History of Grandtully

The village of Grandtully (or Grantully, as it was spelt until the coming of the railway), lies on the south bank of the Tay, opposite the village of Strathtay. The two places form a single community, linked by Grandtully Bridge, which was built in 1868, to give the inhabitants of Strathtay access to Grandtully railway station.

Rail Station Grandtully

The name is derived from the Gaelic garan tullach, meaning “the rough mound”. The name also applies to the estate surrounding the village, an area which used to cover some 10,000 acres and which belonged, since about 1400, to the Steuarts of Grantully. The estate was also a barony (land held directly from the crown) and in early times it was also a regality (the laird having the right of pit and gallows within his own jurisdiction). The site of the moot hill of Grantully, from whence the laird dispensed justice, is now a rubbish dump beside the road, where the track to Cultullich joins the road from Grantully to Aberfeldy, about a mile to the east of Aberfeldy.

The history of the village is inextricably linked with that of the estate, since the whole settlement was part of it until the estate was sold and split up in 1979.

One of the principal buildings is Grantully Hotel, which offered accommodation and refreshment to all who passed by, and to parties of fishermen, and fisherwomen, who would stay there, sometimes for a whole month at a time, to enjoy the Grantully salmon fishings. Mr. Waddle, who took the fishing for the months of March and April for many years in the 1950s and 1960s, always stayed at the Hotel; one year he caught 71 fish in March and 72 in April. That was when John Moffat was mine host and ran the establishment in a very affable and friendly way, making it the place of choice for many travellers and long-stay guests alike.

The backyard of the Hotel was the scene of a gruesome event in the mid-19th century, known as the Tomtayewan Murder. The story goes that there was only one “honest” man in the fermtoun of Tomtayewan, some three miles to the west of the village; the other inhabitants, being less honest, disliked him intensely. Eventually dislike turned to hatred and his immediate neighbours plotted to do away with him. They lured him to the public bar at Grantully Hotel one dark winter’s night and managed to get him drunk. They then dragged him outside, held him down and poured a kettleful of boiling water into him with the aid of a funnel. The body was then hidden in a cart of peats and driven back towards Tomtayewan, as far as the Ward Wood, just beyond Grantully Castle; there he was buried in what was ever afterwards called “The Valley of Bones”, being a seemingly harmless Biblical allusion which masked a much more recent and grizzly truth. This story was handed down by The Rev’d. John Maclean, Minister of Grantully at the turn of the nineteenth century.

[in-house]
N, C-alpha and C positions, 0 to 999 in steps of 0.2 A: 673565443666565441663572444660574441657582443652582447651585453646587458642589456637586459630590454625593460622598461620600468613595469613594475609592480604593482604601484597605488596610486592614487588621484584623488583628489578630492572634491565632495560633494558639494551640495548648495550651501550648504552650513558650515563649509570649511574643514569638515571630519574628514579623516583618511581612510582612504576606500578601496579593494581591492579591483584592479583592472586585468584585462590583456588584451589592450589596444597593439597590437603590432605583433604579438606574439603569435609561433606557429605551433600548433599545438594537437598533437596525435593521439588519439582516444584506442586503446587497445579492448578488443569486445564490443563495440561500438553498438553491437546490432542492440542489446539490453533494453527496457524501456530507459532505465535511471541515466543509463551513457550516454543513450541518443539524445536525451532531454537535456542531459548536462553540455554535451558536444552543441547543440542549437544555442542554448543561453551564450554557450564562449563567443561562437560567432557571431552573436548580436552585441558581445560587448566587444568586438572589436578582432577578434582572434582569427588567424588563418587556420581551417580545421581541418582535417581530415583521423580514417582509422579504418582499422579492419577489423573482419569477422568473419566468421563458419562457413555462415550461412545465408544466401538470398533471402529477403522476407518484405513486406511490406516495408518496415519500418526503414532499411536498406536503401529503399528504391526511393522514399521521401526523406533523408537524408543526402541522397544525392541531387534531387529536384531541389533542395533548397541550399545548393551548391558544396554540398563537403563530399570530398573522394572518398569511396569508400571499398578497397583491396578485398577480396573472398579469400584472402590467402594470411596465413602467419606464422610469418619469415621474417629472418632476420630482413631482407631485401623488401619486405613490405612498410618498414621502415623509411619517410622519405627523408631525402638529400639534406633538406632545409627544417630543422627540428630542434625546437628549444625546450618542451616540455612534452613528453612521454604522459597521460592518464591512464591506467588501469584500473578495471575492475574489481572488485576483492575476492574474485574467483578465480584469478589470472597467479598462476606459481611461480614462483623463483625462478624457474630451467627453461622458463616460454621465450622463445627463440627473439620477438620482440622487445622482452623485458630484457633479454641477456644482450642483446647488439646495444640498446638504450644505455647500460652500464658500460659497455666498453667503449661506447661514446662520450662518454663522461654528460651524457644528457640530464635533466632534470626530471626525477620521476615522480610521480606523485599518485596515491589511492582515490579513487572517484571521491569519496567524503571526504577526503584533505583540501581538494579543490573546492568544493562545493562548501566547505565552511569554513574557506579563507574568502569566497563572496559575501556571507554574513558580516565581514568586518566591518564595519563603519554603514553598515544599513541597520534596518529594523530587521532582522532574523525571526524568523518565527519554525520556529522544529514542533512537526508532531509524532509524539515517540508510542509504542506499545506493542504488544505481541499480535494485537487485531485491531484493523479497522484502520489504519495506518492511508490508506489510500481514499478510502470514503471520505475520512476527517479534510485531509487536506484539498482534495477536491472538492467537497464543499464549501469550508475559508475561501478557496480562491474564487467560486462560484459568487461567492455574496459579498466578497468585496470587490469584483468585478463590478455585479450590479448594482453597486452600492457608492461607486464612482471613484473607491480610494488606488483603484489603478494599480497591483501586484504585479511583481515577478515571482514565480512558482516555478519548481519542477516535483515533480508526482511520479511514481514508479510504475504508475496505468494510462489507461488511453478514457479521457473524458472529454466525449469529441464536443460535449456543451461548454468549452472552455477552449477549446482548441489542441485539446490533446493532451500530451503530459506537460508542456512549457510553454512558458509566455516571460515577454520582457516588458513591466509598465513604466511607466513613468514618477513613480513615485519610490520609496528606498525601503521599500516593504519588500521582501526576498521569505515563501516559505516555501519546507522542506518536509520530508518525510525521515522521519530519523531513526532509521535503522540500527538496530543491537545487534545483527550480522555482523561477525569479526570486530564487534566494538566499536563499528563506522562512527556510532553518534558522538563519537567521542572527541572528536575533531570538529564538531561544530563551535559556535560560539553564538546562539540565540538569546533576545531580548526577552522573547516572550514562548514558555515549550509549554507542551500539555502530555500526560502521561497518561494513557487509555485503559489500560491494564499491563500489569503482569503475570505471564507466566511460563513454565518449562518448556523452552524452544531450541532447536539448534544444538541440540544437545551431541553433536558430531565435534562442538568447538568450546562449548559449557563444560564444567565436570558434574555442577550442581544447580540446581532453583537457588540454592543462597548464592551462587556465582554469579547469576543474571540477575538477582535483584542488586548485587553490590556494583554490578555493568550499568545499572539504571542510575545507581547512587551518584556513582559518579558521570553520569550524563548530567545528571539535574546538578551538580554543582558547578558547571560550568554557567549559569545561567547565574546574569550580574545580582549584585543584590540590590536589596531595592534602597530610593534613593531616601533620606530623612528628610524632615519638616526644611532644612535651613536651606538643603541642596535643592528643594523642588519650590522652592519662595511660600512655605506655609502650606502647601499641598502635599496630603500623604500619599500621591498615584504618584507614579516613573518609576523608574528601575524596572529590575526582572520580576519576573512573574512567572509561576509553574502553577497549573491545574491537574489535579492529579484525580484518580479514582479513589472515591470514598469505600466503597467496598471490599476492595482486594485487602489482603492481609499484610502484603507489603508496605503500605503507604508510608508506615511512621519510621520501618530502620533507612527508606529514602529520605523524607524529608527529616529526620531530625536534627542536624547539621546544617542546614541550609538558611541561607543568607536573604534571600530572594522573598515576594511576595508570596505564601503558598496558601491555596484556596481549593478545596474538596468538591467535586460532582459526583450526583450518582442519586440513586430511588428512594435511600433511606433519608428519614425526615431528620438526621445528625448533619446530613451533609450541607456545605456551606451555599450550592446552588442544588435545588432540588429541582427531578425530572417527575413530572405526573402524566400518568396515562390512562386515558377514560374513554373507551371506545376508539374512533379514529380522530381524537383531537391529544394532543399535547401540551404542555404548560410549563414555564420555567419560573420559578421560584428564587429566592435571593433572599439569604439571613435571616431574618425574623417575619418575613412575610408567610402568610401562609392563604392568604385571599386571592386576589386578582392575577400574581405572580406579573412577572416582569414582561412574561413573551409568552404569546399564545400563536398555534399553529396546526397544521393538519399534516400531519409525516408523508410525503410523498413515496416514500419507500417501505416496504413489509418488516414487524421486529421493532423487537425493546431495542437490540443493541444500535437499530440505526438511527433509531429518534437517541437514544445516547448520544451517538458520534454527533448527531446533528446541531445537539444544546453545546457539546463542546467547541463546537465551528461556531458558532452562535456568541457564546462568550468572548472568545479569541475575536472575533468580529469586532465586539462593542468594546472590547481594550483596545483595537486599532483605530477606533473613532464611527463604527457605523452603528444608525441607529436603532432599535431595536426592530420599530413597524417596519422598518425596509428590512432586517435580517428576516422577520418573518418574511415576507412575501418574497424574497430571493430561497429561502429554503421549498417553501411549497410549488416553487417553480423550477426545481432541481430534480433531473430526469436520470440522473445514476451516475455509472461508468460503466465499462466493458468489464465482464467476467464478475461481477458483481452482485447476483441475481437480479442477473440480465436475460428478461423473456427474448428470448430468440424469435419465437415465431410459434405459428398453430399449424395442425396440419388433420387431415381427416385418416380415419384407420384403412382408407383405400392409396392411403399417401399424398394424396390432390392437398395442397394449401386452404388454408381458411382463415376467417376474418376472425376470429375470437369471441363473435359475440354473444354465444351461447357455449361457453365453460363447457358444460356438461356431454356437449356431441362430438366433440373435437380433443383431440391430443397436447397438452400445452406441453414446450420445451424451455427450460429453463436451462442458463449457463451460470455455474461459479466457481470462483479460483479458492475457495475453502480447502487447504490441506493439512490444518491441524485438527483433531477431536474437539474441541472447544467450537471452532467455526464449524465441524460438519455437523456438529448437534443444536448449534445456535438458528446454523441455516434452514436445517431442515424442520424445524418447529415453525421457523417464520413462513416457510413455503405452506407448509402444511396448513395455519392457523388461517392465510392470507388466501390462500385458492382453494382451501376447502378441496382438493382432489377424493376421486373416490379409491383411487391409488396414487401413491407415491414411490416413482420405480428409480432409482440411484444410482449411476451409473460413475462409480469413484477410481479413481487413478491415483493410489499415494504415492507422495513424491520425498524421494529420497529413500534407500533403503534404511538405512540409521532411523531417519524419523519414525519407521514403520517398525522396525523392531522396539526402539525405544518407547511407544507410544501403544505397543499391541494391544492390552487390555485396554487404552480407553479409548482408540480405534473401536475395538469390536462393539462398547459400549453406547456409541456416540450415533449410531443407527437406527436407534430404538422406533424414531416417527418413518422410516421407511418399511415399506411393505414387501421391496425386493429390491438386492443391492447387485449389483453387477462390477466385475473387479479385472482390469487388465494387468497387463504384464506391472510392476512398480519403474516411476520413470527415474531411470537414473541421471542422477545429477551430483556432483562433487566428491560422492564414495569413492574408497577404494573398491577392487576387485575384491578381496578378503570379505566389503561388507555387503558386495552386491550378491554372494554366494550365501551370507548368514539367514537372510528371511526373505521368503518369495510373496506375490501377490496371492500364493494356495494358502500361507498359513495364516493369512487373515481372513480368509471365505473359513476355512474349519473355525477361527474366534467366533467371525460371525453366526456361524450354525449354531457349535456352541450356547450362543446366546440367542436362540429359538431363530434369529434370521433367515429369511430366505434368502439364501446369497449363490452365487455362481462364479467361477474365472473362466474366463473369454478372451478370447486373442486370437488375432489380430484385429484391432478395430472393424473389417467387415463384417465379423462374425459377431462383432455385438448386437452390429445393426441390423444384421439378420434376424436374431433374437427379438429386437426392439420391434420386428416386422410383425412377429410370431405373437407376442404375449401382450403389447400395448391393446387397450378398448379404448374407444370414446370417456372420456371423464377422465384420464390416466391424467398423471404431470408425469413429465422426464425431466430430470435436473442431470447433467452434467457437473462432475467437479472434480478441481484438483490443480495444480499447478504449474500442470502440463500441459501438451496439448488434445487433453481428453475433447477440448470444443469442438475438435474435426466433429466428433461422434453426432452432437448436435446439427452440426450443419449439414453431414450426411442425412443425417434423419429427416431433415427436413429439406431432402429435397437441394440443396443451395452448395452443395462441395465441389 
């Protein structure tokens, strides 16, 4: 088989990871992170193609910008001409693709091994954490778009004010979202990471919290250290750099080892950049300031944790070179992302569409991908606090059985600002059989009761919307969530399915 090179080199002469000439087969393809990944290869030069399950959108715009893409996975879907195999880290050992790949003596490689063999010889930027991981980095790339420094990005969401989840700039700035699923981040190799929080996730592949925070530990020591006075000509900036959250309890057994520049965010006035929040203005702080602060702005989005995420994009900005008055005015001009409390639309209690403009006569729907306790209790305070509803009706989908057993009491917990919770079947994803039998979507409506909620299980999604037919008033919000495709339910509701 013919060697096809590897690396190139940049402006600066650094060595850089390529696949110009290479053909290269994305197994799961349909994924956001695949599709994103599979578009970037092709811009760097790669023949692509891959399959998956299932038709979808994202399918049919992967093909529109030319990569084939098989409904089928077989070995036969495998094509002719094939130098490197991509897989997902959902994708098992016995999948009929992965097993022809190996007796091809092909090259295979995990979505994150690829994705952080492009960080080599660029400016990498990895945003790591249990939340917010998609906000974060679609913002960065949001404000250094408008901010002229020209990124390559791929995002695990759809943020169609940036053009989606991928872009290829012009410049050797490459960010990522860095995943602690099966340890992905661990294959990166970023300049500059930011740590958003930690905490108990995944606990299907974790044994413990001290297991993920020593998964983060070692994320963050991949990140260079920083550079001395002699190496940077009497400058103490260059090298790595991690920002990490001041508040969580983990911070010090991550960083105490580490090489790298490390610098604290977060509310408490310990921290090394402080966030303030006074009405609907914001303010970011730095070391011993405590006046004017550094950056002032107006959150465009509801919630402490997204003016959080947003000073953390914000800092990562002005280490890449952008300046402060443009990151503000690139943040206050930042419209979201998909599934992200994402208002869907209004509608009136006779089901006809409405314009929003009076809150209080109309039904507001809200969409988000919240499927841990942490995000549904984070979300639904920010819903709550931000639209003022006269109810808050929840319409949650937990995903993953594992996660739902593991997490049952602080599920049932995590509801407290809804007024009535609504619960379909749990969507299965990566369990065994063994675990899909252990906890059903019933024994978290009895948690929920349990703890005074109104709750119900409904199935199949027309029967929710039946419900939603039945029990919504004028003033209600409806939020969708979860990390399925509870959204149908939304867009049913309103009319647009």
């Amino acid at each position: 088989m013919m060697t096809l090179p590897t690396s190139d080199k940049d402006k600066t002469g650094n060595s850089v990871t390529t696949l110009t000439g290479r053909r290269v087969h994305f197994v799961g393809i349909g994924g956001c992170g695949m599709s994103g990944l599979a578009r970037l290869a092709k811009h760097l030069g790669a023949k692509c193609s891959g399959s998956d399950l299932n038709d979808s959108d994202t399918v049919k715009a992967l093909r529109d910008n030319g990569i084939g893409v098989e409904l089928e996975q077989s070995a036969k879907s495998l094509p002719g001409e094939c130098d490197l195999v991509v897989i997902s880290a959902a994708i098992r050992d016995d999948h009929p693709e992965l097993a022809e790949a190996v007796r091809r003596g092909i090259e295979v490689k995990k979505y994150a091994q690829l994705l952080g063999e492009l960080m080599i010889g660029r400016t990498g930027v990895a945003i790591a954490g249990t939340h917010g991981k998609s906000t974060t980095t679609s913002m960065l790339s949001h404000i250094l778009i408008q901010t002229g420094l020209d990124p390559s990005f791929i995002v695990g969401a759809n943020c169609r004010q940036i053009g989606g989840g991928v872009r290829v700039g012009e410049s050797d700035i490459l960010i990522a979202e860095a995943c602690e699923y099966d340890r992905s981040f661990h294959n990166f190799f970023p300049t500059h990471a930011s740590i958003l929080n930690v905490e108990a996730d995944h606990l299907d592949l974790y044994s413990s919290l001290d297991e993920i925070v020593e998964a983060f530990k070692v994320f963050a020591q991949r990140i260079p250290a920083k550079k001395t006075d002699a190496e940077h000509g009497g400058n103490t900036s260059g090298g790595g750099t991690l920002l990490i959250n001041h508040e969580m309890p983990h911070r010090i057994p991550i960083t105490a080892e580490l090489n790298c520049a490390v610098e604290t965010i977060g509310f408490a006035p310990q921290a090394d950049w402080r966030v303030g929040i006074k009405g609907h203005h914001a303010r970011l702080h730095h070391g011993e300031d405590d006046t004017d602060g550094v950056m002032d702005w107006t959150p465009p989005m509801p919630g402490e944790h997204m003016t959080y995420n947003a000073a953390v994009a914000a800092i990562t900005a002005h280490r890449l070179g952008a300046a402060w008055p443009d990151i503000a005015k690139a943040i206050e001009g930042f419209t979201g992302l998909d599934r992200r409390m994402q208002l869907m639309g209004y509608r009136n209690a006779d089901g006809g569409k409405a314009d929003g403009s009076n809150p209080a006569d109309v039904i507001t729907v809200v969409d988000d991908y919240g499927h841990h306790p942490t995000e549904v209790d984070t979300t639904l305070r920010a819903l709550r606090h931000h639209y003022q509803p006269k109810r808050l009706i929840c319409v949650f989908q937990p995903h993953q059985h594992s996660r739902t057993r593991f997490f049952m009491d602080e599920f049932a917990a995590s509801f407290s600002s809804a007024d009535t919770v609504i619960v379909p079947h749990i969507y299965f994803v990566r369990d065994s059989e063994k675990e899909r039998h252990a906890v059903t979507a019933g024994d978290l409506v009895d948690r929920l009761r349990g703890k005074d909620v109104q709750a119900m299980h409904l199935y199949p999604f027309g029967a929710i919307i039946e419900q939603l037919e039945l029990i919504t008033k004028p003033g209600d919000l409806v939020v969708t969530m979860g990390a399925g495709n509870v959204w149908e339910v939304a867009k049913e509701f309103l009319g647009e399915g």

John Maclean was a very considerable antiquary and botanist and possessed a wide range of knowledge of the area’s history and folklore, but he could never be persuaded to write down all that he knew, so that he went to his grave leaving only a few stories in the memories of his hearers. Some of these tales were subsequently written down from memory and are preserved in the book The Folklore of Strathtay and Grandtully (1927).

Innes Ewan’s shop, which was a general store established in the 1940s, was housed in a corrugated iron shed on approximately the site now occupied by the west extension of the Inn on the Tay. It ceased trading in about 19##.

To the east of the Hotel stands a house which was known as Grantully Bridge House. For many years it housed the Post Office and general store. Eventually an extension was built between it and the Hotel and this was successively a grocers and general store, an ironmongers and, in Mr. Moffat’s time an antique shop. The Moffats eventually acquired the main house, where they lived until retiring in 19##. The ground floor became an extension of their antique shop and tweed and tartan emporium.

Just above the Grantully Bridge is a marking stone, by which fishermen (and now canoeists) can gauge the height of water. In the hot dry summer of 1955, when there was no rain for more than seven weeks, the river reached its all-time recorded low. The marking stone was so far out of the water that a different location had to be found to record the level. Another stone was found, on which the previous record low had been recorded in 1919. The 1955 level was some six inches below the 1919 line.